Important COVID-19 travel guidance
The Foreign & Commonwealth Office currently advises British nationals against all but essential international travel. Travel to some countries and territories is currently exempted.
This advice is being kept under constant review. Travel disruption is still possible and national control measures may be brought in with little notice, so check our travel guidance.
The information on this page covers the most common types of travel and reflects the UK government’s understanding of the rules currently in place. Unless otherwise stated, this information is for travellers using a full ‘British Citizen’ passport.
The authorities in the country or territory you’re travelling to are responsible for setting and enforcing the rules for entry. If you’re unclear about any aspect of the entry requirements, or you need further reassurance, you’ll need to contact the embassy, high commission or consulate of the country or territory you’re travelling to.
You should also consider checking with your transport provider or travel company to make sure your passport and other travel documents meet their requirements.
Entry rules in response to coronavirus (COVID-19)
Entry and transit
China has suspended entry to foreign nationals with visas issued before 27 March. The Chinese authorities have told the British Embassy in Beijing that this includes transit passengers. The only exemptions will be diplomatic, service, courtesy or C visas. Individuals coming to China for necessary economic, trade, scientific or technological activities, or for emergency humanitarian needs, may apply for new visas at Chinese embassies or consulates.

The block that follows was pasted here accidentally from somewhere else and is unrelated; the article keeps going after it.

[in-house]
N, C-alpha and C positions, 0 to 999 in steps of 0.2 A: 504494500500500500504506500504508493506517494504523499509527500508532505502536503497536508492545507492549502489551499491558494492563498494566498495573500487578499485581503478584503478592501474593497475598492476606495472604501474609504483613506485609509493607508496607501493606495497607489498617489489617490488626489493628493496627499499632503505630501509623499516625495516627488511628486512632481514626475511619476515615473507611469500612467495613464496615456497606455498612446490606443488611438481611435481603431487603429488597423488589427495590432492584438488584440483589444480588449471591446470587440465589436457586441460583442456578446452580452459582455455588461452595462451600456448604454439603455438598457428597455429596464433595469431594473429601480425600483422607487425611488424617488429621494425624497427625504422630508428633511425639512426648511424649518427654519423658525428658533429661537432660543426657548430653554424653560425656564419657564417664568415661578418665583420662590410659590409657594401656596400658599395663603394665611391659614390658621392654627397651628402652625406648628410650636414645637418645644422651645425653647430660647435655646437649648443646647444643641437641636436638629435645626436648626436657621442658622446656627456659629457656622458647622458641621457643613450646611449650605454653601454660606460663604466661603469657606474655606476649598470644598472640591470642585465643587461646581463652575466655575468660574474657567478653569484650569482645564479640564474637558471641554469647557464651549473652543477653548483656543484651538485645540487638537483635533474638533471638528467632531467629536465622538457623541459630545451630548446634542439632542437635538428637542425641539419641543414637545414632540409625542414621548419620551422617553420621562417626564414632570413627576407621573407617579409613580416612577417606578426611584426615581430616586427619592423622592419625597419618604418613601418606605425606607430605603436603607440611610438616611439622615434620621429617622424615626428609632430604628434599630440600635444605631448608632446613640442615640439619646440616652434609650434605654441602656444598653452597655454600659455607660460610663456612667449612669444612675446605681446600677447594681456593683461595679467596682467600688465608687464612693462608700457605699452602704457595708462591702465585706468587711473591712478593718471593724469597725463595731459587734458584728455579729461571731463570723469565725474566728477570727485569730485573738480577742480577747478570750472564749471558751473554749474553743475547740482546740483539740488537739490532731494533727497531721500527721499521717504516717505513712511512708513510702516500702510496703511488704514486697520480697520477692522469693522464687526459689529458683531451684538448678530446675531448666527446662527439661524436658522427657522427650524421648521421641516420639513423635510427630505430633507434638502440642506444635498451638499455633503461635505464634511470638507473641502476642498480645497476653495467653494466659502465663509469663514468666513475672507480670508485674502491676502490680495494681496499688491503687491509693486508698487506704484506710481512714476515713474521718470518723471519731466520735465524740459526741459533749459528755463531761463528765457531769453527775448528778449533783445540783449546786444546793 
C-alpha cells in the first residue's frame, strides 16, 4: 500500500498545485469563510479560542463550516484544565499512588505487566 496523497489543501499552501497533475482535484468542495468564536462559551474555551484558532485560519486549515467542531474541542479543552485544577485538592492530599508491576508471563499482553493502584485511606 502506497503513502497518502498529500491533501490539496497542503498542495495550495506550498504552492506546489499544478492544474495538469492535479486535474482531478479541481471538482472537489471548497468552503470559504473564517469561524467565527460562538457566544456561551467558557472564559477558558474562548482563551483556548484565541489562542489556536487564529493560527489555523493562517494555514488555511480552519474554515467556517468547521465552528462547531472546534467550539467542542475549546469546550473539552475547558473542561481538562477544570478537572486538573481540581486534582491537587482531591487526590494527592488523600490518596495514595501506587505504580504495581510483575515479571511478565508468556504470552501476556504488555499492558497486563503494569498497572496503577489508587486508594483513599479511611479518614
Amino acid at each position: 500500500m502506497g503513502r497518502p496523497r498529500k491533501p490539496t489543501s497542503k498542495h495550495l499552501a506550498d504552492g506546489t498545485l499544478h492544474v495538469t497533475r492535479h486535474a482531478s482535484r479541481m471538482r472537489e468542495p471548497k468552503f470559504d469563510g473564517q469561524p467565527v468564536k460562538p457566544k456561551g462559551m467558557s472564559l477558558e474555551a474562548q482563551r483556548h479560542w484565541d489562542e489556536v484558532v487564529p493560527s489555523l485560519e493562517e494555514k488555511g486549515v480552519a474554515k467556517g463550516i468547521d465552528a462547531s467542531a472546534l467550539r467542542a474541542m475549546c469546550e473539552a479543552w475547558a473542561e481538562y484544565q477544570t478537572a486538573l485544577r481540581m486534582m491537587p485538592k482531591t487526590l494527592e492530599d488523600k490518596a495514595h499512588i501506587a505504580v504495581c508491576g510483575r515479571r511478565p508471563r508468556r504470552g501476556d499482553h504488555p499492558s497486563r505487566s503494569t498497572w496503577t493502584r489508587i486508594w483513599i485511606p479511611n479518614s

All international passenger flights to Beijing will be diverted to 16 designated airports in Chengdu, Changsha, Hefei, Lanzhou, Tianjin, Shijiazhuang, Taiyuan, Hohhot, Jinan, Qingdao, Nanjing, Shenyang, Dalian, Zhengzhou, Xi’an and Wuhan. A small number of international flights are also operating direct between European cities and Shanghai, Guangzhou and Qingdao.
Health regulations surrounding passengers arriving from overseas are continuously changing. You should contact the Chinese Embassy before you travel if you have any questions regarding these entry requirements, quarantine rules or the requirements for individual cities.
All overseas passenger arrivals are subject to health checks (likely involving nucleic acid or swab tests), including during transit, followed by a centralised quarantine period of at least 14 days – costs for which to be covered by the passenger. During this period follow-up swab tests are likely to take place. Those failing health checks may be sent to a designated hospital for treatment. Quarantine requirements can change at short notice and may differ from province to province.